That leaves the 5% – 10% of lightning strikes that are “positive flashes”. These originate in the positively-charged upper levels of the storm. Because these strikes arc from the top of the storm, ionizing tens of thousands of feet of air, they must pack a very potent electric punch, with a peak current and electric potential up to ten times greater than negative flashes. Because many positive strikes originate near the edge of a thunderstorm cloud or from the anvil, they also tend to strike the ground farther away from the parent storm – sometimes as much as 20 miles from the precipitation. These are the so-called “bolts from the blue” that strike from apparently clear sky (in fact, they strike from a nearby thunderstorm, but the sky immediately above the impact point could be free of clouds).
Lightning strikes can be composed of several strokes that give the lightning a flickering appearance, or they can be more damaging “continuing current” strokes in which charge flows continuously over a longer period of time through the lightning channel. Because electricity flows over a longer period of time during continuing current flashes, more heat builds up. For that reason, continuing current flashes are more likely to cause structural fires.
However, any lighting strike can fry electronic equipment, and it doesn’t have to strike a structure directly to cause this type of damage – lightning can be conducted through electrical wires, telephone lines, data cables, and even wet ground.
Although Florida, the Gulf Coast, and the southeastern Rockies take the prize for highest frequency of thunderstorms, strong winds (greater than 58 mph) and wind damage are more common farther north, across the southern Appalachian Mountains. Another maximum is centered over eastern Oklahoma and extends into southern Kansas and far western Arkansas.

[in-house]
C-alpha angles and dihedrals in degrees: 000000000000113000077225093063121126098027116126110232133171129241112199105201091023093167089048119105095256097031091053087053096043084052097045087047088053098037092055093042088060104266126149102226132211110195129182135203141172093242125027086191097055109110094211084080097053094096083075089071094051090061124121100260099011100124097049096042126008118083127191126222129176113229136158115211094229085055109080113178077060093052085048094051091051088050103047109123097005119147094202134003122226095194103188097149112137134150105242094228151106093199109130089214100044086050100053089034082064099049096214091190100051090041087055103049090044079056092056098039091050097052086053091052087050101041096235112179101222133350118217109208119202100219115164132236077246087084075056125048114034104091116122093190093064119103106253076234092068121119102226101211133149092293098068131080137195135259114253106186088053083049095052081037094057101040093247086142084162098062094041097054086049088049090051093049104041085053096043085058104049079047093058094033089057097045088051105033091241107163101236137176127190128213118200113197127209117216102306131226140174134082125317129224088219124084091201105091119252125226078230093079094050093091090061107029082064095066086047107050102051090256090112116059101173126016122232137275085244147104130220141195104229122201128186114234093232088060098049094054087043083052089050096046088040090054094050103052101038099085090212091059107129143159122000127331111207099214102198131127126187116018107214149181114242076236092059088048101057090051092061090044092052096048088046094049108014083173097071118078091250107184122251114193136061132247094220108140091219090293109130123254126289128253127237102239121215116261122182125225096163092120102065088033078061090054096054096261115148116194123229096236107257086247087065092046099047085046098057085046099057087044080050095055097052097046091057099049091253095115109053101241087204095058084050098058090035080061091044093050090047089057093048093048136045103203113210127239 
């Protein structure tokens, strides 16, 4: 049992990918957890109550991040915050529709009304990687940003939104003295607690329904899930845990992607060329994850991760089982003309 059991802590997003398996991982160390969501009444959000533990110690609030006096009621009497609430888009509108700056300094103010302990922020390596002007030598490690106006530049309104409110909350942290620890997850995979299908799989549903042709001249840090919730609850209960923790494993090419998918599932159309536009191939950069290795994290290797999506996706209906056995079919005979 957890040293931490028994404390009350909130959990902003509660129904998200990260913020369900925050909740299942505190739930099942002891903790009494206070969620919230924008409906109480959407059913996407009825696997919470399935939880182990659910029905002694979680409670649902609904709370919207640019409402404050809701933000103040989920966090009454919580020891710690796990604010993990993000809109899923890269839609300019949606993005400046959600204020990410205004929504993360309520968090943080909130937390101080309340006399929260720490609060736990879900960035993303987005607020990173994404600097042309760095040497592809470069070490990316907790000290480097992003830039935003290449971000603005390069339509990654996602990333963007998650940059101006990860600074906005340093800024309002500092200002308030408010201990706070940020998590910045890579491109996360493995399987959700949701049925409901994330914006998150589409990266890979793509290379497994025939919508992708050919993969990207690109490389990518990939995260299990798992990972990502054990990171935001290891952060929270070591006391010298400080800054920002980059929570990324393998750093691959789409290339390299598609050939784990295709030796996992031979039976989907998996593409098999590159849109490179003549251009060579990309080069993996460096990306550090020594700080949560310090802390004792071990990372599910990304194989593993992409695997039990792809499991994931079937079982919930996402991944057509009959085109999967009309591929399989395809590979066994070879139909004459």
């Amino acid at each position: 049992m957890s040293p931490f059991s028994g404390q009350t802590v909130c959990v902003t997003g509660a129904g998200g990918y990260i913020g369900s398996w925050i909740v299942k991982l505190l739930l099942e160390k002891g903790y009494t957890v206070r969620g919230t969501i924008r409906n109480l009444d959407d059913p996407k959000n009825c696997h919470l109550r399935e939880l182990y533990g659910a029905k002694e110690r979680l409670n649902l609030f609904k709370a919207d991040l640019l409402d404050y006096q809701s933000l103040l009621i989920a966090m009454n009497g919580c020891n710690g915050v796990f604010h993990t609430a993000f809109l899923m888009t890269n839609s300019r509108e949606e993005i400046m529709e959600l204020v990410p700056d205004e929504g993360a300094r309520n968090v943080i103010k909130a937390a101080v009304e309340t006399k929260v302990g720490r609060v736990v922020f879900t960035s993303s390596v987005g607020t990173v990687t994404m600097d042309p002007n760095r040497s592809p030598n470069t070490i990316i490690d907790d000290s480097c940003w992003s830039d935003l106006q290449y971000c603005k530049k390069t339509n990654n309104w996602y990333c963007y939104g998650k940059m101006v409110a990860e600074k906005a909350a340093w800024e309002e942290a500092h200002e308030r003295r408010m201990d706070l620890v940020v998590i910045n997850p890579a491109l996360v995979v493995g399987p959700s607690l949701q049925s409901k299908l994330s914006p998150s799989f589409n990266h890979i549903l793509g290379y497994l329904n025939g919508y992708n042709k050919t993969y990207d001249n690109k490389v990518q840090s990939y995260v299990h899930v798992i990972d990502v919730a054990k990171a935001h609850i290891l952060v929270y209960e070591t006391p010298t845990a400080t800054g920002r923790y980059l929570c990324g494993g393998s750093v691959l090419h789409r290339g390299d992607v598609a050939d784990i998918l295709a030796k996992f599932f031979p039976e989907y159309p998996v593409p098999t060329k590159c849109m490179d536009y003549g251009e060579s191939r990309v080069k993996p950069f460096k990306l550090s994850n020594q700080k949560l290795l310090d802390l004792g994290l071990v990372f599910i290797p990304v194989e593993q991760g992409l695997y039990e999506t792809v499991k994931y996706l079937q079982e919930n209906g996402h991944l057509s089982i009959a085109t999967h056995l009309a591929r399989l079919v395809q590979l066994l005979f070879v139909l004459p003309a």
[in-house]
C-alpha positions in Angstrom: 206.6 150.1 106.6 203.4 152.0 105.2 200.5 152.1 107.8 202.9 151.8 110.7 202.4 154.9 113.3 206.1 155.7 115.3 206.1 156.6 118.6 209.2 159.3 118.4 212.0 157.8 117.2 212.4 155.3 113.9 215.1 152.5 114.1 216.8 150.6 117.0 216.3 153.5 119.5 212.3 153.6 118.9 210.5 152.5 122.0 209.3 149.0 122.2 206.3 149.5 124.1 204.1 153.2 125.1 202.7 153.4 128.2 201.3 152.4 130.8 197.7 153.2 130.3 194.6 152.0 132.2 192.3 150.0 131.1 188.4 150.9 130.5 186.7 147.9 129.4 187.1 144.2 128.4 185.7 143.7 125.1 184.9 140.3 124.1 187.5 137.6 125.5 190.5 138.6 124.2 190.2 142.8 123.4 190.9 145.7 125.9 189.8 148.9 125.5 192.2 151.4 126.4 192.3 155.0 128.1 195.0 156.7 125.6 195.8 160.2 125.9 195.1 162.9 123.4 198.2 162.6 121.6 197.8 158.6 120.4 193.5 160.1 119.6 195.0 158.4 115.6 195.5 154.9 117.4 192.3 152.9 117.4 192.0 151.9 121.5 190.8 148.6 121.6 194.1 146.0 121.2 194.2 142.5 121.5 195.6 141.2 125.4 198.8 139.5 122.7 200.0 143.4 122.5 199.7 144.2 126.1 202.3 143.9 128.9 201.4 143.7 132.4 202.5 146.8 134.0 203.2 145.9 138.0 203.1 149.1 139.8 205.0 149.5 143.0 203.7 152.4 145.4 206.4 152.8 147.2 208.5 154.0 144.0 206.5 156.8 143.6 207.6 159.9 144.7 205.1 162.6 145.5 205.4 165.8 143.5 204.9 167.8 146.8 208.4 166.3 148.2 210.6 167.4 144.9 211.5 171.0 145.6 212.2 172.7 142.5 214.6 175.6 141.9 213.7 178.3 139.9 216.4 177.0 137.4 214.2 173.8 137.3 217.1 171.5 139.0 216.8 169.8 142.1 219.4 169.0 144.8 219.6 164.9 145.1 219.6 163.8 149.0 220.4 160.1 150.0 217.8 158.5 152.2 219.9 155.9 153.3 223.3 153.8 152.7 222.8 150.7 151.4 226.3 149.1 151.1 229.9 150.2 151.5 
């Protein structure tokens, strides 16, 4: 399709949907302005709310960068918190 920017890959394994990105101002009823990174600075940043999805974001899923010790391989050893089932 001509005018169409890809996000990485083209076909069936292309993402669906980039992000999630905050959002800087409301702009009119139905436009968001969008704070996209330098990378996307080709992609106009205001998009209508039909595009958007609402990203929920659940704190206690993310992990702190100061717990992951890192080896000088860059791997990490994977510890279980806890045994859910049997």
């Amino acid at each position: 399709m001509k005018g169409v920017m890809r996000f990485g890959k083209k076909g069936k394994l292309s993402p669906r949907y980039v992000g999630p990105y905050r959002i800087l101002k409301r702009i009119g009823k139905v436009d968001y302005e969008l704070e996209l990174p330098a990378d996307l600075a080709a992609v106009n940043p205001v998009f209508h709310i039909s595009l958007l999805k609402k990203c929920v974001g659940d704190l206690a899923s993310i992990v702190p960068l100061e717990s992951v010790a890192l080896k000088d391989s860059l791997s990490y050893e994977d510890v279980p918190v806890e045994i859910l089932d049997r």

The bull’s-eye in the southeastern US is not a purely meteorological signal, though, because in order for an event to be recorded as a severe “thunderstorm wind,” a wind gusts over 58 mph must be measured or – and this is the important part – wind-related damage must be reported. Marginally severe winds (under 65 mph or so) tend not to cause significant damage to structures, but they can and do cause significant damage to trees. So we’d expect to find more thunderstorm wind damage in those areas more vulnerable to it – i.e. in areas with plenty of trees that can be broken or toppled by low-end severe (or even sub-severe) winds.
And where do we find a lot of trees? In the southeastern US, but not so much in the Great Plains. When fallen trees or tree branches block roads, take down power lines, fall on cars, or land on roofs, they tend to get reported and end up in the weather data as “thunderstorm wind” events. For that reason, there is a bias in the wind data toward heavily-treed regions, like the southeastern US.